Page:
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The Dot-com Bubble Revisited
Transcript of The Dot-com Bubble Revisited
1995: Craigslist, Geocities, Yahoo, MSN, eBay NASDAQ Composite Through Dot-com Bubble POP! 1998-99: Interest rates fall, leading more investors 1996: eToys 1998: Boo.com, Flooz.com, Go.com to take higher risks in their investments (and some that we probably don't remember) ... Some of these entrepreneurs had realistic plans and business sense, but most did not. They sold their ideas to investors based on the novelty of the dot-com concept. Companies are still popping up: 1998: Kozmo.com, Pets.com, Google 1999: Gov.Works.com, Kibu.com, MVP.com, Webvan... May 1999: eToys goes public, offers first IPO Dec 30, 1999: The UK's FTSE Index, which looks at the most highly capitalized companies on the London Stock Exchange, peaked at 6,950.60 Some analysts speculate that the business spending frenzy
might have been fueled by the investors' preparations for the
Y2K switchover. When Y2K proved to be a bust, business
spending declined. Jan 14, 2000: DOW Jones Peaks Jan 30, 2000: Superbowl XXXIV features 17 dot-com companies; publicity helps spur more investment Mar 10, 2000: Dot-com bubble reaches peak Mar 13, 2000: Market opens 4% lower on Monday than it closed on Friday, possibly due to multi-billion dollar sell orders for companies like Cisco, IBM, Dell. These orders were all processed simultaneously by chance. Between 1999 and 2000, the U.S. Federal Reserve
increased rates 6 times, and the economy slowed. The dot-com bubble effectively burst on Mar 10, 2000. NASDAQ peaked at 5,048.62 (with intra-day peak 5,132.52) - more than double its value from the year before. NASDAQ processed all of its multi-billion dollar sell orders Massive business spending in preparation for Y2K; Poor performance of Internet retailers after Dec 1999 Christmas season Rapidly increasing stock prices Market confidence Individual speculation Widely available venture capital due to novelty of dot-coms at once (by chance) Causes: when nothing happened, hiring freezes, layoffs and consolidations happened (especially in the dot-com sector) Precursors: Facebook (2004) Twitter (2006) Groupon (2008) AOL + Huffington Post (2011) Said to be worth $60 billion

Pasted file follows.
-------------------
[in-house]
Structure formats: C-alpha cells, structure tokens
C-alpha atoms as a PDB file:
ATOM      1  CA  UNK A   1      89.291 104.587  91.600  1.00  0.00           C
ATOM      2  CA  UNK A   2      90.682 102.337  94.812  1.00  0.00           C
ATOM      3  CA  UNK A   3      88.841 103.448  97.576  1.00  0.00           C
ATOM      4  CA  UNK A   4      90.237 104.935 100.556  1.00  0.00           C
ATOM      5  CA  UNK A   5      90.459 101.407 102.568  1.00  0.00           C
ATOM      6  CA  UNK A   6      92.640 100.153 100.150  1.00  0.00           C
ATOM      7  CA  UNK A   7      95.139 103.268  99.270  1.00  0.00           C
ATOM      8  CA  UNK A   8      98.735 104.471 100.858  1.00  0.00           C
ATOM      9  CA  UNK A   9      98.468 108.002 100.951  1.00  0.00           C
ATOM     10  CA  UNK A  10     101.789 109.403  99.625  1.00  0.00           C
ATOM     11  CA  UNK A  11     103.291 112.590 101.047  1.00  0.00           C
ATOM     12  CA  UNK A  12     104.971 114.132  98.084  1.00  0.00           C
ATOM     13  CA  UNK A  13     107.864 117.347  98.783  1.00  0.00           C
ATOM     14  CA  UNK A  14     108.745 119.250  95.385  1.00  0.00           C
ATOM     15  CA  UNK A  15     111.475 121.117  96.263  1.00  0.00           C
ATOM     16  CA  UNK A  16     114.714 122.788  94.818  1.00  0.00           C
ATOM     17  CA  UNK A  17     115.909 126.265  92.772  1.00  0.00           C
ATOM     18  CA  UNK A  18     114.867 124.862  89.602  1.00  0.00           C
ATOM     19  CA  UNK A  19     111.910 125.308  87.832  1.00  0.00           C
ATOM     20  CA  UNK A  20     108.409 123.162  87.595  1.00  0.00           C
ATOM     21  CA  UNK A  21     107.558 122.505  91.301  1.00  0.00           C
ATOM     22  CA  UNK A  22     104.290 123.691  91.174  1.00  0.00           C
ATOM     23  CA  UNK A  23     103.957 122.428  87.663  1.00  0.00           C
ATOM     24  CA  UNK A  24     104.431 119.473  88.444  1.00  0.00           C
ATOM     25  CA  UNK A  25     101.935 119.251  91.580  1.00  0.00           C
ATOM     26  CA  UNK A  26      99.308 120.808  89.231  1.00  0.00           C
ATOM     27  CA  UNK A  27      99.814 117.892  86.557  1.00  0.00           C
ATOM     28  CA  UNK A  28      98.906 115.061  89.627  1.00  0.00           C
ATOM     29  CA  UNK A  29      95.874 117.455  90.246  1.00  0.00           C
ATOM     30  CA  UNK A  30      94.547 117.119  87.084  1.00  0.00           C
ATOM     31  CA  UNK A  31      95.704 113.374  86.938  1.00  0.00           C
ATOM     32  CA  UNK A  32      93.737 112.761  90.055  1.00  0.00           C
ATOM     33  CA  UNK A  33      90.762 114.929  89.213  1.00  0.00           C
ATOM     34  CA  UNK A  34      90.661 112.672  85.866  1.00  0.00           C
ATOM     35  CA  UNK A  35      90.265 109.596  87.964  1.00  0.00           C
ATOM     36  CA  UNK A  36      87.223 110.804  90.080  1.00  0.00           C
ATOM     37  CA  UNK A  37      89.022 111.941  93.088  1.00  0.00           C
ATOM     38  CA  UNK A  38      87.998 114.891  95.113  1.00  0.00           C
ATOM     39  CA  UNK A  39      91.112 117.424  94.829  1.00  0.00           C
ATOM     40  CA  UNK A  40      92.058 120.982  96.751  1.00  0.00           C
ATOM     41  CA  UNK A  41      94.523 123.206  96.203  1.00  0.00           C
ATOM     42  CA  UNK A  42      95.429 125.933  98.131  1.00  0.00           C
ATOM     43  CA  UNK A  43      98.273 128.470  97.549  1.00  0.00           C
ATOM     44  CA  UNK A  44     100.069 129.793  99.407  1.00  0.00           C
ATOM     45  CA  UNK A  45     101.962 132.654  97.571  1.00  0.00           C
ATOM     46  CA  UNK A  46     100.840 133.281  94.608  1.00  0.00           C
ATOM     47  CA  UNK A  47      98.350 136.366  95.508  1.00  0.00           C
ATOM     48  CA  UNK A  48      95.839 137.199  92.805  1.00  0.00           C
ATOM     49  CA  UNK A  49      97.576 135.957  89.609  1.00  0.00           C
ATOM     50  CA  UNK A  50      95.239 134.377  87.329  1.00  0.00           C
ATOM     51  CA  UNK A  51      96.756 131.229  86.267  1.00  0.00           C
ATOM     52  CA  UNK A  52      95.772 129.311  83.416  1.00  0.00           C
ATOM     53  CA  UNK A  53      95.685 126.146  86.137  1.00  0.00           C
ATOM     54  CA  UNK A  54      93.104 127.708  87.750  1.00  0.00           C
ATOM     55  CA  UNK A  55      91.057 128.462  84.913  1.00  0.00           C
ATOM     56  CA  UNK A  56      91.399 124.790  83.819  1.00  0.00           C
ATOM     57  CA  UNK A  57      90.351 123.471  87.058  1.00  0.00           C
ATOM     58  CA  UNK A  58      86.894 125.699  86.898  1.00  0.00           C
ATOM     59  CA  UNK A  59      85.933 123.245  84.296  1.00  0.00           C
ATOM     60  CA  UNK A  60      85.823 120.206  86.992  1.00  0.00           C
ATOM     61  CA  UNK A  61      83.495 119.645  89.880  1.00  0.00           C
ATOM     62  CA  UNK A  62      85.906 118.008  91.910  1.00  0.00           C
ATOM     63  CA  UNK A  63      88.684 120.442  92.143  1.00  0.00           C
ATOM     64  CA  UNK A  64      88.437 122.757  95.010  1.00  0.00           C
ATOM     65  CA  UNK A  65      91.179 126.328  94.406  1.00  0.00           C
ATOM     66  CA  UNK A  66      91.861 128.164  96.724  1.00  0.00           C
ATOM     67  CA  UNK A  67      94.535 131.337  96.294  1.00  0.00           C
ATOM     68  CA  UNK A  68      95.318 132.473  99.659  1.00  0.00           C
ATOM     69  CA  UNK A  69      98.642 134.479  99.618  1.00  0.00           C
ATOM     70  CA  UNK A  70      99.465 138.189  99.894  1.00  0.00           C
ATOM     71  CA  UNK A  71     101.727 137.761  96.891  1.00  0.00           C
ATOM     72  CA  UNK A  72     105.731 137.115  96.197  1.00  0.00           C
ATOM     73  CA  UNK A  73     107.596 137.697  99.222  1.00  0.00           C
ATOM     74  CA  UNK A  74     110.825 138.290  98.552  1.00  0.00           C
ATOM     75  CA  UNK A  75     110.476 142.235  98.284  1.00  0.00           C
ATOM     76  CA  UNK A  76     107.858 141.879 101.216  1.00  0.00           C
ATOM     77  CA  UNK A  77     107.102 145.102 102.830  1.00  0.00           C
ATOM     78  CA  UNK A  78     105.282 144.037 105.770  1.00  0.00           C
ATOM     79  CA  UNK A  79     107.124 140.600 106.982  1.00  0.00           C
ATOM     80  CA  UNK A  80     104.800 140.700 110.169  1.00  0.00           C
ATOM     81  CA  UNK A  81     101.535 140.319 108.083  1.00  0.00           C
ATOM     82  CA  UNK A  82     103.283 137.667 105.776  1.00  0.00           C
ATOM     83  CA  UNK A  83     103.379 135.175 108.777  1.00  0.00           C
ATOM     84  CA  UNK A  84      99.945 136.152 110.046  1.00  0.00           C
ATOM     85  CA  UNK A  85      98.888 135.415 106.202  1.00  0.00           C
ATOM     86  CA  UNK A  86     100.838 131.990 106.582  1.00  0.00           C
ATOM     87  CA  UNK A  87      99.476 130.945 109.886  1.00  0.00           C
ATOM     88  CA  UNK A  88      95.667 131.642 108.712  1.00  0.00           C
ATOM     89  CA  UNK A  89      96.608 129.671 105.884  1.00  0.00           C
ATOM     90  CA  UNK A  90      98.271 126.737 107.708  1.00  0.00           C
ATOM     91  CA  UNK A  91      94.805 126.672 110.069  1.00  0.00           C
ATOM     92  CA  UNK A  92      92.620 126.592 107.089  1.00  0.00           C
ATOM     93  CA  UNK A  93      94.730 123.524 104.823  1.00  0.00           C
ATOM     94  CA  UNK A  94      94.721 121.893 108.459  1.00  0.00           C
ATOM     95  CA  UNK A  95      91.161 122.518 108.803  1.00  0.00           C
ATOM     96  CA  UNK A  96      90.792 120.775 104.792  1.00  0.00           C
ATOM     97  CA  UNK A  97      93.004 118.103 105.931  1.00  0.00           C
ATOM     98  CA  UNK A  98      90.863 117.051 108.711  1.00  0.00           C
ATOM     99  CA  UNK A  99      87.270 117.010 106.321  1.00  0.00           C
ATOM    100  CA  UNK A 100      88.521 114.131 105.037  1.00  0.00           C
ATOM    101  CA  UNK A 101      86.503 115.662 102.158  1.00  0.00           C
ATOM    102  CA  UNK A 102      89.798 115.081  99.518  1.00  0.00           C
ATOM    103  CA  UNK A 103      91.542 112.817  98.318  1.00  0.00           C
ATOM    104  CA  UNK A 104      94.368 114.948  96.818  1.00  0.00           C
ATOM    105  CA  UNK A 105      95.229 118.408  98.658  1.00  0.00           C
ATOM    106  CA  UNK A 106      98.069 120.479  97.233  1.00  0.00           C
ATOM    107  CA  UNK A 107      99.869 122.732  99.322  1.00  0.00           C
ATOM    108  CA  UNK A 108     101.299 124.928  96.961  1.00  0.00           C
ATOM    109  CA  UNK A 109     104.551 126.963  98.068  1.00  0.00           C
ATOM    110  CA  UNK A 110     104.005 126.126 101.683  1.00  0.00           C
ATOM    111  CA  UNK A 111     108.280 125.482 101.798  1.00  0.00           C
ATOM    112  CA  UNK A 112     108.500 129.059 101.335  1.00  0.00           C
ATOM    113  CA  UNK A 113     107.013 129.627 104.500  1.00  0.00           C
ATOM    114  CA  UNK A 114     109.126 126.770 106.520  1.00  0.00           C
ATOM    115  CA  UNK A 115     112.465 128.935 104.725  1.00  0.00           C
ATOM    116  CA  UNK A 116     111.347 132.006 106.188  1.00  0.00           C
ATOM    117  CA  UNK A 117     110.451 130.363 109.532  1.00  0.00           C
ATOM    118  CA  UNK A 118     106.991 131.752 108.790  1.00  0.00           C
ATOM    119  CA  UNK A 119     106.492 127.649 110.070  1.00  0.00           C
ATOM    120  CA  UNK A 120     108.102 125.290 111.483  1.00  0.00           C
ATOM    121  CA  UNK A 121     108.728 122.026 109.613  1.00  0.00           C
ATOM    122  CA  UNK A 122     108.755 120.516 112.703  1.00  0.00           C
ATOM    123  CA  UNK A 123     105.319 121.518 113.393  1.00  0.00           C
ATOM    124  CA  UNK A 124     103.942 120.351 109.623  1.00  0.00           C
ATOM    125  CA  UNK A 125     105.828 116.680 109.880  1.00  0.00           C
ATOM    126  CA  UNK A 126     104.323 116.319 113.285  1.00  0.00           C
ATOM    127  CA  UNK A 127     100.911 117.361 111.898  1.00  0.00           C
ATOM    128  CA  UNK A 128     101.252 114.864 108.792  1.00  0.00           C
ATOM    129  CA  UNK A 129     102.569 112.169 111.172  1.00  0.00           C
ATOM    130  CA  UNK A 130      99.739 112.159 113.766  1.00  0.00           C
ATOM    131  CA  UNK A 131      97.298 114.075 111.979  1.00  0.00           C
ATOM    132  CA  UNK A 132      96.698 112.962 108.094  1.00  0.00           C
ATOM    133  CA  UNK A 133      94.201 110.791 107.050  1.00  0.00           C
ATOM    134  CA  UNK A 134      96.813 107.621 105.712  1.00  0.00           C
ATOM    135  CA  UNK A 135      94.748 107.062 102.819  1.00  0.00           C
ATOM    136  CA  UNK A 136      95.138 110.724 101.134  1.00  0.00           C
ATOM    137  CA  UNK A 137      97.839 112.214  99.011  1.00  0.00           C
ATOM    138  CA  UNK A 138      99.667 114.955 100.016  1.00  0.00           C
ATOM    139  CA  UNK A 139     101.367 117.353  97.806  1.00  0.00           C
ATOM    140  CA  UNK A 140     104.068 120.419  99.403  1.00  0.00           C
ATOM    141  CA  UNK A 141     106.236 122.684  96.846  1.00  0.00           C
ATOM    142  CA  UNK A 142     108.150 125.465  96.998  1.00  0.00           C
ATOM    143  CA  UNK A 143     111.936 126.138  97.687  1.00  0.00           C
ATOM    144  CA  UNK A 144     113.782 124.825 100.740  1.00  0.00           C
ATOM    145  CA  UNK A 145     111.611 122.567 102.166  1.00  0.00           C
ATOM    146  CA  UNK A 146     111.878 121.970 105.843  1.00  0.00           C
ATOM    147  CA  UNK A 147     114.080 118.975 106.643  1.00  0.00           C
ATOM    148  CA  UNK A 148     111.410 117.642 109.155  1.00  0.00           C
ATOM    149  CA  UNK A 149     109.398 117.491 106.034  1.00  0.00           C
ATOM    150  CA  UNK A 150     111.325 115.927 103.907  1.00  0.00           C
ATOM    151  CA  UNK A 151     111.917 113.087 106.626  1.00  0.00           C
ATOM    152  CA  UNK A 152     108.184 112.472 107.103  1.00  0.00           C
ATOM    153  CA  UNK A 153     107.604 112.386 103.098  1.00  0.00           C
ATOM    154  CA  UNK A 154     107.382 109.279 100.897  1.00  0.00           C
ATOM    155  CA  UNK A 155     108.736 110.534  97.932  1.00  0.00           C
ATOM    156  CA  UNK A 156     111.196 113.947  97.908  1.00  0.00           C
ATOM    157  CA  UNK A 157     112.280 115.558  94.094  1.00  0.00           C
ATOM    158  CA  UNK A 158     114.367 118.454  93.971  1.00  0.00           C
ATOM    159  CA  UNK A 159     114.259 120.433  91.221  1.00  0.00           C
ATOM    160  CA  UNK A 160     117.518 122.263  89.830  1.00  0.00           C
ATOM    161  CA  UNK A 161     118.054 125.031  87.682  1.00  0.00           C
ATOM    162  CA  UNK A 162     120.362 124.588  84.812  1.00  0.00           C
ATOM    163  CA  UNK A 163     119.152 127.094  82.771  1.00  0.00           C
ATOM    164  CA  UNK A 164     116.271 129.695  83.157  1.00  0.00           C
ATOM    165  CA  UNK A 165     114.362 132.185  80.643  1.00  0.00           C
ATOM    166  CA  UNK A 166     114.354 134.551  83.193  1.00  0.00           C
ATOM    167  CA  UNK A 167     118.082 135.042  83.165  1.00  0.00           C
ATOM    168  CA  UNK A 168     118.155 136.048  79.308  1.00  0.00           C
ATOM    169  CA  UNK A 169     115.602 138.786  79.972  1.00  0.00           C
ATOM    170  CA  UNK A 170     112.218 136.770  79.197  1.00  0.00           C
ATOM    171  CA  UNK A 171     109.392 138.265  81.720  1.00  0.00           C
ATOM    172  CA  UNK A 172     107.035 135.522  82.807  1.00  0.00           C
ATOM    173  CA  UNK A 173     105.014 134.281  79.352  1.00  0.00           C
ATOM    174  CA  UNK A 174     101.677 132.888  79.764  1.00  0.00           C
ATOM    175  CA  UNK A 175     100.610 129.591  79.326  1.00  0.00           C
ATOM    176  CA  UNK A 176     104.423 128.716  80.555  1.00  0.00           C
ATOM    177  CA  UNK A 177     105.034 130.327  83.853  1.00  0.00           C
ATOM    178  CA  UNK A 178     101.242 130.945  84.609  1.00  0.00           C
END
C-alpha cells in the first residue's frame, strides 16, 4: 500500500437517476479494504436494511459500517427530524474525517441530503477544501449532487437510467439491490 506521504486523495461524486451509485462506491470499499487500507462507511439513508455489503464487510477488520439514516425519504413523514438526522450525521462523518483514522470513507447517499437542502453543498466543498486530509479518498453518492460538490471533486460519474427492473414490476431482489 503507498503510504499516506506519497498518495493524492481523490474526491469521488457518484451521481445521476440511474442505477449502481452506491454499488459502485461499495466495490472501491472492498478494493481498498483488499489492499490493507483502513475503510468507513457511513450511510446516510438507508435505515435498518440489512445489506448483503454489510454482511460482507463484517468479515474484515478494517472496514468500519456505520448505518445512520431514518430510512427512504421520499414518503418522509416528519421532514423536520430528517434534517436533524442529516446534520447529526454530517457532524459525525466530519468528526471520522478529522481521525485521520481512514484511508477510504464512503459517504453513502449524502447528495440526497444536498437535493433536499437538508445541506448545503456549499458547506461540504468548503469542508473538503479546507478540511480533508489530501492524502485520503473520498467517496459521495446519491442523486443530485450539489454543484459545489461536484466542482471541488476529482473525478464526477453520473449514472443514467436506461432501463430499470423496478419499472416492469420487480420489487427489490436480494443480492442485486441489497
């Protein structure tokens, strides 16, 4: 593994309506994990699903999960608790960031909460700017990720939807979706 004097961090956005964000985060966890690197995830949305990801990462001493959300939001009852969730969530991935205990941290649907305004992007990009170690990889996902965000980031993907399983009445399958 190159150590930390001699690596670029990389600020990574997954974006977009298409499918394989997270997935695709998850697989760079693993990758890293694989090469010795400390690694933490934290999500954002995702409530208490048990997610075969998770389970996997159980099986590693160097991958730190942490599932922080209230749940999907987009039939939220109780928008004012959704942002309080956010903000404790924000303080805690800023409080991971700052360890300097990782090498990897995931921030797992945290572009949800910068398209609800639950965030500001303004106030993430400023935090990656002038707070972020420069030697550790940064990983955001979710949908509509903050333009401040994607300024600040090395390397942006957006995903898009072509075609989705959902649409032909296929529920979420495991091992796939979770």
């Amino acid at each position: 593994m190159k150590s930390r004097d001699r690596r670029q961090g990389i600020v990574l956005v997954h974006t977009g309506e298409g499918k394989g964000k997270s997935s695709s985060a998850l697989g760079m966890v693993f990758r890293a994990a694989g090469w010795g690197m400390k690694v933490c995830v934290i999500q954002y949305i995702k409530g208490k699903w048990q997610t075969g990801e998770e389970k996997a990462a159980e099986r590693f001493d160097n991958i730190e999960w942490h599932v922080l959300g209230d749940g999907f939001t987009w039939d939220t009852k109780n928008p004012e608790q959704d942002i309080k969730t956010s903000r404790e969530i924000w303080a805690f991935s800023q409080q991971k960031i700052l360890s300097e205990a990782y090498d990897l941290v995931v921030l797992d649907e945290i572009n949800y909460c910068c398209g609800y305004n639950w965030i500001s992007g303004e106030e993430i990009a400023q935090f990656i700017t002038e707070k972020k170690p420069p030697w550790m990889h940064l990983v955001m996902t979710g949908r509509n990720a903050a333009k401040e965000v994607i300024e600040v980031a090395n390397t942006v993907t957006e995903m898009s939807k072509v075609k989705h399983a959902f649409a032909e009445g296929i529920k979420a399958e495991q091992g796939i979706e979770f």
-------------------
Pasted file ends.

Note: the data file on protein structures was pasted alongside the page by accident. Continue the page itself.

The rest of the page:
$1.76 billion revenue expected in 2011
A marketer’s dream
IPO in 2012: everyone wants a piece of Facebook $150 million revenue in 2011 expected
Google and Facebook evaluating potential buy
Is it really worth 10 billion? Fastest growing company ever
Revenue of $800 million a year
$15 billion valuation
Super Bowl Ads: dot-com deja vu? $31 million revenue in 2010
25 million unique monthly visitors
Acquired by AOL for $315 million
What does the deal mean? An "initial public offering A.K.A. when a company issues common stock or shares for the public to buy What is an IPO? Advantages of going public: Disadvantages of going public: Opens a company to a whole new stream of revenue, meaning they don't just have to rely on venture capital Risky; tough to predict how IPOs will pan out Is This a New Tech Bubble? The Rise of AOL Business based on connecting people to the internet, giving them lots of services in the same place
About half of people going online did so through AOL. Going Down... 2002: 35 million subscribers… 2011: 4 million
The Dirty Secret: AOL is scamming old people… Back to the Drawing Board AOL’s ISP server/internet provider model quickly became obsolete when it became clear that people could easily get on the internet without it
AOL’s newest exec Tim Armstrong realizes provider model is dead
Wants to become a content-based model Why the Huffington Post? Armstrong’s business theory: Content + Appealing to women = success.
New strategy focuses on web optimization, content management Good Business (Maybe), Bad Journalism Nick Denton: AOL is becoming “a roach motel for blogs” – Daily Beast
Huffpost reported its first profitable year in 2010 Tech Bubble: Then and Now AOL overpaid by any business analysis.
Facebook and Google are in low-level talks about buying Twitter – WSJ
Estimates are between $8 and 10 billion. Before, it was only valued at $4 billion Some Key Differences: Groupon, Facebook, HuffPost, Twitter and the like are all privately-held companies expanding with venture capital
THIS IS NOT A STOCK MARKET BUBBLE… yet
Also, in 1999, many of the companies didn’t have actual business models
“We are seeing large deals getting done in a few days with little or no due diligence. Investors are showing up at the first meeting with tem sheets. I have never seen phases like this end nicely." – Fred Wilson
No longer a bubble for Pets.com-type wannabes – Groupon, Twitter and Facebook all have ideas and niches